Posts Tagged ‘Poetry’

The other day, Meg wrote a post about poetry and story-telling which was inspired by a commentary she had read – and read to me – that suggested poets have too much abandoned stories for word-play, making them increasingly inaccessible and irrelevant to all but a small segment of the population.

Now, I confess. I am one of those who likes wordplay, and it’s easy for me to get caught up in language when I’m writing, rather than to keep focused on the storytelling and let the language flow from that. But, as I’ve been thinking on this over the last few days, I’ve played a little with writing that begins with the story – not narrative, per se, but snippets of real life.

So today I have decided to post one of these exercises, just cause.

In keeping with plain-talk, let’s call it what it comes from: San Juan del Sur, Nicaragua, 1985.

there were frogs on the road each morning

hundreds of frogs.

like cow-pats, pressed flowers, hockey pucks, papyrus,

legs splayed on broken ashphalt,

tire-mark-writ patterns on their backs.

odd that at dusk we never heard their croaking.

there were frogs on the road each morning

hundreds of frogs.

for kicking, flinging, crunching beneath our shoes,

one-stop shopping for children’s pastimes from football, stone-skipping, ice-crackling –

or so it would be on another way to another school

some thousands of miles up this pacific coast.

odd that through the night we never heard them shrieking.

there were frogs on the road each morning

hundreds of frogs.

beneath boys in Mexico-made sneakers and too-short, pressed trousers,

beneath girls in bare legs and long-patched, fresh-cleaned skirts,

beneath skies whose post-card-percfect blue cracked open

now and then with rain or thunder or surveillance signals or bombers with no national markings.

odd that in the dawn we never heard their breathing cut.

there were frogs on the road each morning

hundreds of frogs.

but always by the time we’d sung the hymn of the revolution,

by the time we’d stumbled through sums and sandino and sport,

by the time we crossed again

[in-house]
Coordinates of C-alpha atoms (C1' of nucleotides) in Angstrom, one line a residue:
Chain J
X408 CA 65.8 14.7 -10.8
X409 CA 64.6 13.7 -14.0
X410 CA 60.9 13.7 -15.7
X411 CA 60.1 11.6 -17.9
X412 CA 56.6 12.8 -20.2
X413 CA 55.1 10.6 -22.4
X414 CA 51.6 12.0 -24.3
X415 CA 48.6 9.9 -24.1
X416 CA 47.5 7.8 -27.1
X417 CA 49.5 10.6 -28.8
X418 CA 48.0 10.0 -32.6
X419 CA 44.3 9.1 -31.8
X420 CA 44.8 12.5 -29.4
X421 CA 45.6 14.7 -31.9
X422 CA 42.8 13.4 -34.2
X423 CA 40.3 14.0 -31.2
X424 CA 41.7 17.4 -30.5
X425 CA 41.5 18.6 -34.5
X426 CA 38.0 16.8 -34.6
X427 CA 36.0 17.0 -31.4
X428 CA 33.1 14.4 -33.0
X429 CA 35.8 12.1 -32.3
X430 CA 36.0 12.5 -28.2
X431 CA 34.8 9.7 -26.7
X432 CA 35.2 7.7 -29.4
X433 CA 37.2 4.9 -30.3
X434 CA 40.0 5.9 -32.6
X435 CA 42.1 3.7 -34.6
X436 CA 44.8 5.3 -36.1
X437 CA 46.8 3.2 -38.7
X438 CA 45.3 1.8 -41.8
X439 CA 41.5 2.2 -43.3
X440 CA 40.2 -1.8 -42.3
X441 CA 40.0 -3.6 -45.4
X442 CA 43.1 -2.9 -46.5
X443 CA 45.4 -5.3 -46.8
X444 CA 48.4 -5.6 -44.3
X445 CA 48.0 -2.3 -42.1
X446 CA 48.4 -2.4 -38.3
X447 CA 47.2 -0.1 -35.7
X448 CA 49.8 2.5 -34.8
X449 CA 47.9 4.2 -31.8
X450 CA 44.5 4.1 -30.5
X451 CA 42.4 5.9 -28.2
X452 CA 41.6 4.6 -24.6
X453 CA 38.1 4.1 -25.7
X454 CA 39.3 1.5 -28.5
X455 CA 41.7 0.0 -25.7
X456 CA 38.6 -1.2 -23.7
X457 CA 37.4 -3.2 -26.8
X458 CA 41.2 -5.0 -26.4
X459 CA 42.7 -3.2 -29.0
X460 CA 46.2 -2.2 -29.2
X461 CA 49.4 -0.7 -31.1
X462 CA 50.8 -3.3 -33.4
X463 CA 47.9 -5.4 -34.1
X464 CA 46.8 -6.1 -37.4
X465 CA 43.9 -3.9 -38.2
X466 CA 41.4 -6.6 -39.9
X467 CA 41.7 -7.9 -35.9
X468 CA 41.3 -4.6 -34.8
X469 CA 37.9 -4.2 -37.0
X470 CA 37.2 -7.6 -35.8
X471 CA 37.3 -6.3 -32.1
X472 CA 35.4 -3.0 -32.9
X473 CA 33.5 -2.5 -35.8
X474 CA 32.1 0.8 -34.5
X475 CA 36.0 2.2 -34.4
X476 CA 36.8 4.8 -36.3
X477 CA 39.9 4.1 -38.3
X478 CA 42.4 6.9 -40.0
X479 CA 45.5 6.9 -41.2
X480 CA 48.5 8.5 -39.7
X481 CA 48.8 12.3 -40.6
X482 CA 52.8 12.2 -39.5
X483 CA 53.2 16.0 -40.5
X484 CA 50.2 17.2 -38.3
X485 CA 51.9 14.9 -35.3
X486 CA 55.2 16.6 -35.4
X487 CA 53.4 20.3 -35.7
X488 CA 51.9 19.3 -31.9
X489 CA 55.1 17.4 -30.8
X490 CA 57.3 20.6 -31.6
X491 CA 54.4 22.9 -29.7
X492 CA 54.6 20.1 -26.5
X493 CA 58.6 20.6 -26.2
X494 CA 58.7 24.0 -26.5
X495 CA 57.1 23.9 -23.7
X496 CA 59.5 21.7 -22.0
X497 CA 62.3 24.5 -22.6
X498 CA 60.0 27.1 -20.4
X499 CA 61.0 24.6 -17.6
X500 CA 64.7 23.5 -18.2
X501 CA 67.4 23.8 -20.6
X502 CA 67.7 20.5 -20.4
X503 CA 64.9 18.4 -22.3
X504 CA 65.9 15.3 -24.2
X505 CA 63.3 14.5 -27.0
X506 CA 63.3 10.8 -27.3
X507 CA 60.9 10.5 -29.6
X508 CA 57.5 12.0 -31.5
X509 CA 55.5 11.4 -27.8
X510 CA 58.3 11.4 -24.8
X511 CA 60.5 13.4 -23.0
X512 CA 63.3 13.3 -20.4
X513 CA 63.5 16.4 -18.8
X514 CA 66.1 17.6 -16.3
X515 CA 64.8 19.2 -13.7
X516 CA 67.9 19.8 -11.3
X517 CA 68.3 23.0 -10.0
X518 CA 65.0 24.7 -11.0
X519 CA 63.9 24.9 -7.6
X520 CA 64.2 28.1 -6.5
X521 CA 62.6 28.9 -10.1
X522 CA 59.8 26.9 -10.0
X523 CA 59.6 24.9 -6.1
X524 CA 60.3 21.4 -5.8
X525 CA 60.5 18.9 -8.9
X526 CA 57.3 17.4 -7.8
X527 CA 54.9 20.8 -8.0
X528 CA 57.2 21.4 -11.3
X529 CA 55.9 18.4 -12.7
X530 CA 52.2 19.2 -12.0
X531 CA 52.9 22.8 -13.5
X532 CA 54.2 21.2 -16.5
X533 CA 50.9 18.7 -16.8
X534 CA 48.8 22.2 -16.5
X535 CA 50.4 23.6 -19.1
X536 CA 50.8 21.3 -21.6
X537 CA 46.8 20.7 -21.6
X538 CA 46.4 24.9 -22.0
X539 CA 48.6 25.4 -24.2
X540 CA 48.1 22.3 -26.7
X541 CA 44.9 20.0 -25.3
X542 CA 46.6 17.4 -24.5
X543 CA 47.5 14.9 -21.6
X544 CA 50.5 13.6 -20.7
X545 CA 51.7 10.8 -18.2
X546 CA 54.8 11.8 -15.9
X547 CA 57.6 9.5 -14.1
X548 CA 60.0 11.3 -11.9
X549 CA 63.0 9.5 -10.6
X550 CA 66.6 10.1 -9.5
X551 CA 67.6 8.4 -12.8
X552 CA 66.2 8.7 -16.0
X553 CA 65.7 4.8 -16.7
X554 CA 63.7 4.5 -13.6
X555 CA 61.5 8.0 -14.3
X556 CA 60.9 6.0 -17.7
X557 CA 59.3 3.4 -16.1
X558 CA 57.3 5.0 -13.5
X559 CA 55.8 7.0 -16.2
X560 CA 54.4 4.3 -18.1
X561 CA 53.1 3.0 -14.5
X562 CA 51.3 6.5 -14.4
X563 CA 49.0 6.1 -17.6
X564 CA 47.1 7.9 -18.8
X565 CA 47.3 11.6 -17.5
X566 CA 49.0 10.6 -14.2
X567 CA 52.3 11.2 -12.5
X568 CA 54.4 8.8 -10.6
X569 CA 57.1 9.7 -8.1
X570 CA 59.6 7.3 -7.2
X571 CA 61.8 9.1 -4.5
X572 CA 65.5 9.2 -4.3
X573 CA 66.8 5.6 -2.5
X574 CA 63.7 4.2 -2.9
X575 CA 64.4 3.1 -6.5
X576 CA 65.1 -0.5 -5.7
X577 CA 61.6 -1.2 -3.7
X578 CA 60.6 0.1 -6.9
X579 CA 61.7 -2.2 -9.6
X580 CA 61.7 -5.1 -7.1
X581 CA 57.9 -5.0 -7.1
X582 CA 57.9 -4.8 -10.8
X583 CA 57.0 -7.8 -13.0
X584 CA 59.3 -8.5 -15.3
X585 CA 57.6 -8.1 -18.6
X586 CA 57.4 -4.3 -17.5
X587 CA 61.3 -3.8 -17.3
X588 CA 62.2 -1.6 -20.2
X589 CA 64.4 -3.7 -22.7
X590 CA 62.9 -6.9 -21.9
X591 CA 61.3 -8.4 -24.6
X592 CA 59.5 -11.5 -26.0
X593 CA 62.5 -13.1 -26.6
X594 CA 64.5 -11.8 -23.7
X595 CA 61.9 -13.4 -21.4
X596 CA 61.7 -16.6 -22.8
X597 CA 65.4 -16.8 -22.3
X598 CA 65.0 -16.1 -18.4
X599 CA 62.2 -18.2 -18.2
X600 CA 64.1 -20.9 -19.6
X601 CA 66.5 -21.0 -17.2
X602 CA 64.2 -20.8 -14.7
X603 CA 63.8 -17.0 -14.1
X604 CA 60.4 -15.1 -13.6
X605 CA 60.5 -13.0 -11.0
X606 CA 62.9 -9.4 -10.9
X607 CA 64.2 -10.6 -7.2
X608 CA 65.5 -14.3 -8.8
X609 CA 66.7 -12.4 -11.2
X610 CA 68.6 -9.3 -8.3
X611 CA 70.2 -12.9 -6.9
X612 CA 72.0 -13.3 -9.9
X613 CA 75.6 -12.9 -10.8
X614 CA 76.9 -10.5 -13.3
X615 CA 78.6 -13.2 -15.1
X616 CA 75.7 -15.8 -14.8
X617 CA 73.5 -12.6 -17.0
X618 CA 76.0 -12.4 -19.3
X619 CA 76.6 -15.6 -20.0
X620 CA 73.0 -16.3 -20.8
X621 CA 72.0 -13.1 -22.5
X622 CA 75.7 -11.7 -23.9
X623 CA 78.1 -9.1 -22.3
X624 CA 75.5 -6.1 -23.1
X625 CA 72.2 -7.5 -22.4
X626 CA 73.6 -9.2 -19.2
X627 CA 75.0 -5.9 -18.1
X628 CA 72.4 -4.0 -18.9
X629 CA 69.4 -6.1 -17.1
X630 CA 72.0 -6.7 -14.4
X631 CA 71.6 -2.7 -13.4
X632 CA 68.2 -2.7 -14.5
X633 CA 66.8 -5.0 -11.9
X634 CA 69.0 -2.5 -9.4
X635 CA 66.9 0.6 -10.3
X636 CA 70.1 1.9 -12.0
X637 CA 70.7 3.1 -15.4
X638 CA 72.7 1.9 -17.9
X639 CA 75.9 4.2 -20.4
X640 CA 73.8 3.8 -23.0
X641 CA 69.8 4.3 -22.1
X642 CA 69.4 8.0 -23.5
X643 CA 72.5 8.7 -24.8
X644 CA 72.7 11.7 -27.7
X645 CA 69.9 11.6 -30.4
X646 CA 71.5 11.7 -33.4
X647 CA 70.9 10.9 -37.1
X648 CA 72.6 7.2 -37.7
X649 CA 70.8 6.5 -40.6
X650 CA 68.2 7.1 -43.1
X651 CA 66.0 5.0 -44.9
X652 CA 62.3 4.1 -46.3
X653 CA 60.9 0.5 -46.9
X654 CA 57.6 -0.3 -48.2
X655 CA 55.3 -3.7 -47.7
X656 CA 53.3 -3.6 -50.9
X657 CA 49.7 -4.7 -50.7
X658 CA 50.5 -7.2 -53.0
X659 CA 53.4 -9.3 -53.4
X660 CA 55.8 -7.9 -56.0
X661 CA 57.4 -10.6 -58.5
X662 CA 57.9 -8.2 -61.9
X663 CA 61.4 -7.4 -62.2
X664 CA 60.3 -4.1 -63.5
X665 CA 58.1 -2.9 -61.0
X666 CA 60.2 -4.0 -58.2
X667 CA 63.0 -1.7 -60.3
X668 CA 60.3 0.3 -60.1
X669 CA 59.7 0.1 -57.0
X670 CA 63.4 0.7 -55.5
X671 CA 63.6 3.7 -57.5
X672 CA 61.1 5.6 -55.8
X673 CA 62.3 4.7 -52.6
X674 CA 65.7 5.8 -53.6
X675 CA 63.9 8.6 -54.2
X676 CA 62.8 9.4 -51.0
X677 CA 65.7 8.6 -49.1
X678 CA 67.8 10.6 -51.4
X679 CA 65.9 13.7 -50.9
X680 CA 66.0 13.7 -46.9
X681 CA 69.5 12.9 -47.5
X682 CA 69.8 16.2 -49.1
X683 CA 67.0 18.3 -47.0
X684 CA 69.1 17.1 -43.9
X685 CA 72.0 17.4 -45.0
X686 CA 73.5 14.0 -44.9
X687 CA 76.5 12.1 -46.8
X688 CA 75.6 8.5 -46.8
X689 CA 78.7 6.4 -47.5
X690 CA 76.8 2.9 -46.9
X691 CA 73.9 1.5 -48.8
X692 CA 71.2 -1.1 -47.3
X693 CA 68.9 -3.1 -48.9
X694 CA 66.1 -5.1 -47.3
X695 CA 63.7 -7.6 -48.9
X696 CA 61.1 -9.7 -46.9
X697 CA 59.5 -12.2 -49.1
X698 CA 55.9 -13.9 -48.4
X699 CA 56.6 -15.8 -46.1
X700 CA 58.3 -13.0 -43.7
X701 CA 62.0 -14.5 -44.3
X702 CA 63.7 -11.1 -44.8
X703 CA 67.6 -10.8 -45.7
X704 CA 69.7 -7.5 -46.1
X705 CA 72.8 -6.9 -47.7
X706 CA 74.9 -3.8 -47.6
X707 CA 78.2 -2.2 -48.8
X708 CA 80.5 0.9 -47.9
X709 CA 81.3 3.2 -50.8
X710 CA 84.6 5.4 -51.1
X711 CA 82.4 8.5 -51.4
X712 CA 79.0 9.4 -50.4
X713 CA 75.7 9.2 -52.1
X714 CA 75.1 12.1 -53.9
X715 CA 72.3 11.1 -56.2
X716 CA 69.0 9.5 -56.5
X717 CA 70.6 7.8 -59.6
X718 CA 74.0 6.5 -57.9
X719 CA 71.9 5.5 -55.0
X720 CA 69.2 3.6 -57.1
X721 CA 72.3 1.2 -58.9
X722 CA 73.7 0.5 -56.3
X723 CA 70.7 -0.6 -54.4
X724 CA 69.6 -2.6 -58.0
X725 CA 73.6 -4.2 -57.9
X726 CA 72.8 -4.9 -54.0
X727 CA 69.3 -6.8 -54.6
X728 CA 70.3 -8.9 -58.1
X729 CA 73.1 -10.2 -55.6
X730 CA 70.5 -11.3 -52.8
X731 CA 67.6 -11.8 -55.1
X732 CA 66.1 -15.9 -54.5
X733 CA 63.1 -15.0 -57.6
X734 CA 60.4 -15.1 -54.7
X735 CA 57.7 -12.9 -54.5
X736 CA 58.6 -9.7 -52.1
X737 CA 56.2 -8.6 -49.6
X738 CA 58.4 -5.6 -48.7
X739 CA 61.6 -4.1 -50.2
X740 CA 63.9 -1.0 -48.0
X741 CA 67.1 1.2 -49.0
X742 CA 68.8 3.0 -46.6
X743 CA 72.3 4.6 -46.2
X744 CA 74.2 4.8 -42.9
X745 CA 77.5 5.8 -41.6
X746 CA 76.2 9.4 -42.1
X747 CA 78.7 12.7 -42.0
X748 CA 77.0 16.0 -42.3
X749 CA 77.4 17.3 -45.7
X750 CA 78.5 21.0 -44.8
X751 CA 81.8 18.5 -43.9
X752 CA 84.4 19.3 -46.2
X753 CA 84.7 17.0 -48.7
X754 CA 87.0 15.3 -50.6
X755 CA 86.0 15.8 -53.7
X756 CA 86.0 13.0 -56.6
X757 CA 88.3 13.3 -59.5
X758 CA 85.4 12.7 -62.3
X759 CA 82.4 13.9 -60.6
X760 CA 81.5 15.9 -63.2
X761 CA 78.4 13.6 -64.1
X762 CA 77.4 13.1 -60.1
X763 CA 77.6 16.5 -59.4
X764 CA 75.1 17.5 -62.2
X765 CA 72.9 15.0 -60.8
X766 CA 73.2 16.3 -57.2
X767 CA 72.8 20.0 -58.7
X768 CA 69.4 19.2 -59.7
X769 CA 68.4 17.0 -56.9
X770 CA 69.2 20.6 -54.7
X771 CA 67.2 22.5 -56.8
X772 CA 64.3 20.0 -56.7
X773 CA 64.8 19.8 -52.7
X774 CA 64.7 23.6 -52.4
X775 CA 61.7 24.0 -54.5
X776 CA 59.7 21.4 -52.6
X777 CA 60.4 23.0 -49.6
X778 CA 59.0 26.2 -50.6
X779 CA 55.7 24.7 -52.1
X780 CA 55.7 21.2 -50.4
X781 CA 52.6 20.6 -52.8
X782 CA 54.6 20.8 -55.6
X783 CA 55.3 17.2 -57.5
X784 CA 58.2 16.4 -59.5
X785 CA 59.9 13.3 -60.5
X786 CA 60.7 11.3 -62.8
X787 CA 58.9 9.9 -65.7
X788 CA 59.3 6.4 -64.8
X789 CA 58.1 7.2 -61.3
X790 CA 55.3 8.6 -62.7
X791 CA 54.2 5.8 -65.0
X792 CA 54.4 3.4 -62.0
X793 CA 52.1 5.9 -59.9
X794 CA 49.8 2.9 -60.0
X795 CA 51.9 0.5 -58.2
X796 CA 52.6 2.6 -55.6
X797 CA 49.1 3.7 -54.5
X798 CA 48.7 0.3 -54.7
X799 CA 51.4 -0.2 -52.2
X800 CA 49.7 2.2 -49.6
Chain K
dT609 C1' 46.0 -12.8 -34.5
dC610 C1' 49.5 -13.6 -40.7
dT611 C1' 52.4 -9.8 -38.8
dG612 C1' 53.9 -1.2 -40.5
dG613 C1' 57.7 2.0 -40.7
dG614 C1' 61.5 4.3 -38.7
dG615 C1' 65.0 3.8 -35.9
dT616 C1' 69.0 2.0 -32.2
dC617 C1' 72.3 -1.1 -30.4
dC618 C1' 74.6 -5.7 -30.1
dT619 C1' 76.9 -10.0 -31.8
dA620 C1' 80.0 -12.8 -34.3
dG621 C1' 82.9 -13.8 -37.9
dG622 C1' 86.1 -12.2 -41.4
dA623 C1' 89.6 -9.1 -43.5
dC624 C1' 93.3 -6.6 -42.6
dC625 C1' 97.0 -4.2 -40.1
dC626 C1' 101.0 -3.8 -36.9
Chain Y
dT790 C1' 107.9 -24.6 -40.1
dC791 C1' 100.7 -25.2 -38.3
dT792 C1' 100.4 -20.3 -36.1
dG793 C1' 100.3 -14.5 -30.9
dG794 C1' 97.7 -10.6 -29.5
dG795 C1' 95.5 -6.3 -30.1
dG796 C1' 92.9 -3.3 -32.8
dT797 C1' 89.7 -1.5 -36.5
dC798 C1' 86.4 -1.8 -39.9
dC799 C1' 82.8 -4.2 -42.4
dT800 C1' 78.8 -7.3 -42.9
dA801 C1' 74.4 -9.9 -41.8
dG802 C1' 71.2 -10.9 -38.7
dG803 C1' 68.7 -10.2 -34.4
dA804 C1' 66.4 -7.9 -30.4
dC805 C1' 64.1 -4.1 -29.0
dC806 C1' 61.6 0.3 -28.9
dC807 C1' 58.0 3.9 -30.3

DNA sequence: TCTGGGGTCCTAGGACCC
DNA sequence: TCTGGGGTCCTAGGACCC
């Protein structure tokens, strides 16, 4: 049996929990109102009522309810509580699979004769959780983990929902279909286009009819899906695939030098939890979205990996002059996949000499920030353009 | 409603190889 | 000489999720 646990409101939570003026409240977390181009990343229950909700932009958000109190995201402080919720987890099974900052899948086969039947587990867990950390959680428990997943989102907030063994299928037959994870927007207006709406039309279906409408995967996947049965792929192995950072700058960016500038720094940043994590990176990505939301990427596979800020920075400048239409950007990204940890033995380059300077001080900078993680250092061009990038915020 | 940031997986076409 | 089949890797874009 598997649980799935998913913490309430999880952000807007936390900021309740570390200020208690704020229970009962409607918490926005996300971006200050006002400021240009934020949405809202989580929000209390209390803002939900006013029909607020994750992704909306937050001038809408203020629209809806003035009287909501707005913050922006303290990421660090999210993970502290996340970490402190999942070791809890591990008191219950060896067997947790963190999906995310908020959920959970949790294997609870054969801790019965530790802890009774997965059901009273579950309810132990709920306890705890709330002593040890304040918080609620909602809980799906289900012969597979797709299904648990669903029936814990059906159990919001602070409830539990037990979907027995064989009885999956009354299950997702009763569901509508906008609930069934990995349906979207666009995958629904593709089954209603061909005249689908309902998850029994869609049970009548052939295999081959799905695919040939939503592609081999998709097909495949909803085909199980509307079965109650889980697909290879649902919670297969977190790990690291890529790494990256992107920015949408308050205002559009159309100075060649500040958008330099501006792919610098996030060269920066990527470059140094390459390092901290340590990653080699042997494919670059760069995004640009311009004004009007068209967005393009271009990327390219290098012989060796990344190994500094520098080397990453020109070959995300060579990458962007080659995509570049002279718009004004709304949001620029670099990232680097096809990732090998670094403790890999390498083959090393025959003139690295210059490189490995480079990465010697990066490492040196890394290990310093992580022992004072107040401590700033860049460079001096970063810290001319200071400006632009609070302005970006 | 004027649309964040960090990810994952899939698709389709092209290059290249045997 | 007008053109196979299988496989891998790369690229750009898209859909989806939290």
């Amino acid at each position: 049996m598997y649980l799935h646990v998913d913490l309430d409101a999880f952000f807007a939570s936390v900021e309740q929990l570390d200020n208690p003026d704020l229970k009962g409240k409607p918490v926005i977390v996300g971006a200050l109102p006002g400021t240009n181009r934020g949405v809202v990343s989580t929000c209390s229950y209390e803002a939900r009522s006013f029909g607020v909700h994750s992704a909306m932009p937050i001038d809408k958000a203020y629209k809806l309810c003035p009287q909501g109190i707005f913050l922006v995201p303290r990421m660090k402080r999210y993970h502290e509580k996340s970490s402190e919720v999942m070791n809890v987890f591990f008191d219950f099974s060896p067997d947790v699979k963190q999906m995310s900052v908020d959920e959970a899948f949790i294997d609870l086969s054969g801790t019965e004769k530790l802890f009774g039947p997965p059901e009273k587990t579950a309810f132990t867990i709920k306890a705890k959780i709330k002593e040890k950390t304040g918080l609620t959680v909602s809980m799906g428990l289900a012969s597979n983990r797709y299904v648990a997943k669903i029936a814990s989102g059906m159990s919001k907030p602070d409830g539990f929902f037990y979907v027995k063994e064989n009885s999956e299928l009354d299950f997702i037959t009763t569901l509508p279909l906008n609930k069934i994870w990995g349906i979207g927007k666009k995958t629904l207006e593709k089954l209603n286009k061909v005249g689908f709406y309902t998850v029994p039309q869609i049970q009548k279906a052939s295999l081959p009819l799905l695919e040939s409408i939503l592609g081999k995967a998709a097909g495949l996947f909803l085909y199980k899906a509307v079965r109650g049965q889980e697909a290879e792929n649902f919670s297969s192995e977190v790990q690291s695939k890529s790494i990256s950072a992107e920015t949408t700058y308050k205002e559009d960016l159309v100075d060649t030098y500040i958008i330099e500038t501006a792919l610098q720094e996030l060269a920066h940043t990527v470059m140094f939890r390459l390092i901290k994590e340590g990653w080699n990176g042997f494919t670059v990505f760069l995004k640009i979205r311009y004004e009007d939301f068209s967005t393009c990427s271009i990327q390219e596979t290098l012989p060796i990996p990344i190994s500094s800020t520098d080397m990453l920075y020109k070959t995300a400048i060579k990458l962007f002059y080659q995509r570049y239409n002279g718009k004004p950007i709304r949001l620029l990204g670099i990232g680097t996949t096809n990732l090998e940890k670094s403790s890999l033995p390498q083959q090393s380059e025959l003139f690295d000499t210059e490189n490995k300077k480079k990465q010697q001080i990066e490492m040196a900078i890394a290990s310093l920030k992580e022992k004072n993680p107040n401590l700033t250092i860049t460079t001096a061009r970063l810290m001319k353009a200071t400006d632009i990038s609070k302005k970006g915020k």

passing the morning-time fishers home for lunch,

passing the teenagers scurrying, suckling, sliding in the brush,

passing the trucks rolling home the coffins, the cripples, the crazy,

passing the troops of trade union internationalists with eyes like Christmas morning and mouths like Good Friday,

passing the carts of tortillas and rum and fresh-ish eggs from Cuba (thank-you-commandante-fidel)…

by this time the roads were always clear

and how so many dead frogs can simply vanish in a school-day

seems, as i look back,

a disturbing kind of magic.


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For the last several weeks now, Meg and I have had a new ritual. Each night before sleep, we read a few poems to each other, alternating responsibility for the reading and the appreciating. We’ve shared favourites, we’ve re-discovered old volumes on the bookshelf, we’ve sought out or stumbled upon voices that are new or at least new to us.

Among others, Megan’s read me Margaret Atwood, Carl Sandburg, Al Purdy, Federico Garcia Lorca and pieces from literary journals new and old. My choices have included Dorothy Livesay, Robert Frost, Langston Hughes, Gary Hicks and lots of e.e. cummings.  Together we have read aloud poetry-stories ranging from Chaucer’s Canterbury Tales to A.A. Milne’s rhymes of Christopher Robin to the simply-awesome simplicity of Shel Silverstein.

It’s become one of our favourite moments of each day, and something we are commited to continuing – something that has each of us explore what we like and why, that reminds us to reconnect with old books, that inspires our own writing, that provides countless opportunities for little gists just because, and that gives us a real literary intimacy, a sharing that is almost conspiratorial.

Anyway, for the next few days, Megan is in Ottawa, meeting the pursestrings of the state plan head on. So we are without our ritual, and I am certainly noticing its absence.

For today’s post, then, I’ll share a poem I’ve just discovered, with Meg so many miles away and with anyone who happens by. It’s author is Gareth Evans, and I found it as a the intro to John Berger’s Hold Everything Dear – a set of essays on war and resistance that Meg surpised me with (just because) last week.

Hold Everything Dear

as the brick of the afternoon stores the rose heat of the journey

as the rose buds a green room to breathe

and blossoms like the wind

as the thinning birches whisper their silver stories of the wind to the urgent

in the trucks

as the leaves of the hedge store the light

that the moment thought it had lost

as the nest of her wrist beats like the chest of a wren in the morning air

as the chorus of the earth find their eyes in the sky

and unwrap them to each other in the teeming dark

hold everything dear

the calligraphy of birds across the morning

the million hands of the axe, the soft hand of the earth

one step ahead of time

the broken teeth of tribes and their long place

steppe-scattered and together

clay’s small, surviving handle, the near ghost of a jug

carrying itself towards us through the soil

the pledge of offered arms, the single sheet that is our common walking

the map of the palm held

in a knot